In her long career as an author, Agatha Christie made quite a name for herself in the crime genre. According to Guinness World Records, she has won the title of best-selling fiction writer of all time, with her seventy-eight (that’s right, you heard me correctly) crime novels selling an estimated two billion copies worldwide.
So what exactly attributed to her inarguable success? I think it really comes down to her adeptness at crafting characters—after all, it’s more difficult than it looks to both ensure that all the characters seem guilty while also revealing the culprit to be someone you never would have guessed, with a succinct explanation that makes you wonder how you didn’t guess it in the first place.
There have been many attempts at film adaptations of her various novels throughout the years, the most recent ones being by director Kenneth Branagh, who also took it upon himself to play the titular role of the iconic Belgian detective Hercule Poirot. However, none of the adaptations are quite successful at getting into the spirit of a proper Christie mystery. I’m going to explore what exactly stops this from being achieved, whether it be through the lack of character depth or not finding the exact amount of time to build proper suspense.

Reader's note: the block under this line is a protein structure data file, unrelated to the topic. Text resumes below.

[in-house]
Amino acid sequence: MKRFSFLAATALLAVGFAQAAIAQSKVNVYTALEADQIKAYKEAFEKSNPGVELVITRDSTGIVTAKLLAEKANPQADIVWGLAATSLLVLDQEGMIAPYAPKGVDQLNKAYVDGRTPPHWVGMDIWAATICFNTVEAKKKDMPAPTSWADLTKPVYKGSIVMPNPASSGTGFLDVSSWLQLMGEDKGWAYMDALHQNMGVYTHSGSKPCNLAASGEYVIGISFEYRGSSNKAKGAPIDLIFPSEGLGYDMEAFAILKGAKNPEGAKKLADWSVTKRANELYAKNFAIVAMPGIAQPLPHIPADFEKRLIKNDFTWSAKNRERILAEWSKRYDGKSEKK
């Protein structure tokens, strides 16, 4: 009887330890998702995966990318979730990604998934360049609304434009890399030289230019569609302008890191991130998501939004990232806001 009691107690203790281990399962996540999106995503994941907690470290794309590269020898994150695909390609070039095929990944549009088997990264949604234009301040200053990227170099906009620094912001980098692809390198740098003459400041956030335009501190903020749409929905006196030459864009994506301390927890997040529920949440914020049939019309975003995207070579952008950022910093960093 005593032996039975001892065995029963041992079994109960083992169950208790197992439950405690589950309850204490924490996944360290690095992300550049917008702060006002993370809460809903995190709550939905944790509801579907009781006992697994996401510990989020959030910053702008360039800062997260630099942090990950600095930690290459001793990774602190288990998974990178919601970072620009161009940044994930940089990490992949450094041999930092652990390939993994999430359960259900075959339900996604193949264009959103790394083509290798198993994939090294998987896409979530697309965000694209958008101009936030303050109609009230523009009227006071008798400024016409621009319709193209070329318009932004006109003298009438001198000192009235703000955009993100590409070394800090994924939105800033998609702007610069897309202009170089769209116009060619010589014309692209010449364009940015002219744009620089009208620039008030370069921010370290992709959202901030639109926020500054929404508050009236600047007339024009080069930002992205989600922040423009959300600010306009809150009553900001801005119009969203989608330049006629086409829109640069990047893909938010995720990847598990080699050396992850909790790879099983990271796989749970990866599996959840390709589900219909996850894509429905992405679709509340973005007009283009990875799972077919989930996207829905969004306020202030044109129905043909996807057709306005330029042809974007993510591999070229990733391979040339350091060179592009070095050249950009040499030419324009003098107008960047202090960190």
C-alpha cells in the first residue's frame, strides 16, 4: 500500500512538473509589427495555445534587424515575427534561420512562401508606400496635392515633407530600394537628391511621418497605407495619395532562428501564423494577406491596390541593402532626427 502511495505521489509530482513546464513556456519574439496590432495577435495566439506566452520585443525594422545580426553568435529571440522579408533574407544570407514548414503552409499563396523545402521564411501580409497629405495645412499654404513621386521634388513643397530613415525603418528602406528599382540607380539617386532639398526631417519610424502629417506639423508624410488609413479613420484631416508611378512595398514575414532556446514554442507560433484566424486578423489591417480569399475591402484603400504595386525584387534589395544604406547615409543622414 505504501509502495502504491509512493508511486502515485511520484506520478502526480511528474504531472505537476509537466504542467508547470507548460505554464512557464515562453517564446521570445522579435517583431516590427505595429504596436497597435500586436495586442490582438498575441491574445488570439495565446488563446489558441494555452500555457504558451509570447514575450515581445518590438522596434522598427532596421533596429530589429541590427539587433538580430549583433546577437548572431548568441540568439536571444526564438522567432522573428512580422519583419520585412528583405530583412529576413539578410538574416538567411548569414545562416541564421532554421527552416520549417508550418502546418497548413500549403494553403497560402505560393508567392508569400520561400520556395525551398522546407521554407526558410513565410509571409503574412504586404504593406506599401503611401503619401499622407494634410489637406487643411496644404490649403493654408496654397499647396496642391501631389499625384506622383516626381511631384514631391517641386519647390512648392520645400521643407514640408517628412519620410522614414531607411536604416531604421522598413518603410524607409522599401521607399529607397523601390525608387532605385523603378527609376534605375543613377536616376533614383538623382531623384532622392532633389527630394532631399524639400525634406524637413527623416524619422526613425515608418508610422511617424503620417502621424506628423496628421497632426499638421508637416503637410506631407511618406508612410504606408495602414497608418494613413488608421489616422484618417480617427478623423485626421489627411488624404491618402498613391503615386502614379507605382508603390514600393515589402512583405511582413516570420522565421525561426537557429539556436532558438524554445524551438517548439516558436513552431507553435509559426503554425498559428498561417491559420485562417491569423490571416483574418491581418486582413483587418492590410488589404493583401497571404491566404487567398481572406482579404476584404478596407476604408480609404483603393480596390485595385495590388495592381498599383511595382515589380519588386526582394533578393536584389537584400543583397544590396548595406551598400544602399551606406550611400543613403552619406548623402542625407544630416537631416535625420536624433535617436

Chase Hutchinson from Collider tells us that “In order to craft a compelling mystery, you must approach the story with a commitment to balancing both a degree of necessary concealment and properly timed revelation.”
However, it’s also vital that the writer doesn’t make it impossible to figure out the culprit so the reader will feel disappointed at the reveal. Agatha Christie’s success can definitely be attributed to her ability to do exactly that—skate the fine line between too difficult and just difficult enough.
If this is the case, like Charlotte O’Sullivan says in her review, “Why has Kenneth Branagh, in fashioning the handsome adaptation of Agatha Christie’s beloved Hercule Poirot whodunnit, opted to make so many changes to the source material?” A Christie mystery is all about the pacing—the story can’t be rushed or else the various characters and their actions will get confused, but the action can also never stop in order to keep the reader’s interest. One of the main reasons people struggle to bring it to the big screen: they have to cut parts of the novel to fit the run-time, without getting rid of the various details and hints.
This lack of consistent pacing makes shallower characters. In Branagh’s first take on Christie with his 2017 adaptation of Murder on the Orient Express, Johnny Depp’s character Edward Ratchet only had a singular scene to expand on his character’s motivations before his untimely death. Similarly in the 2022 adaptation of Death on the Nile, Gal Gadot’s performance as heiress Linnet Ridgeway was consistently called flat due to the lack of time spent on her character’s anxieties and insecurities before her murder. With the shortening of run-time, you lose these realistic and detailed conversations Christie includes that both expand on the story and add depth to her characters.
In Agatha Christie’s lifetime, she said that only two of the dozens of movies based on her novels had gotten it right. If she were to have seen Kenneth Branagh’s two attempts, I don’t believe she would have changed her mind.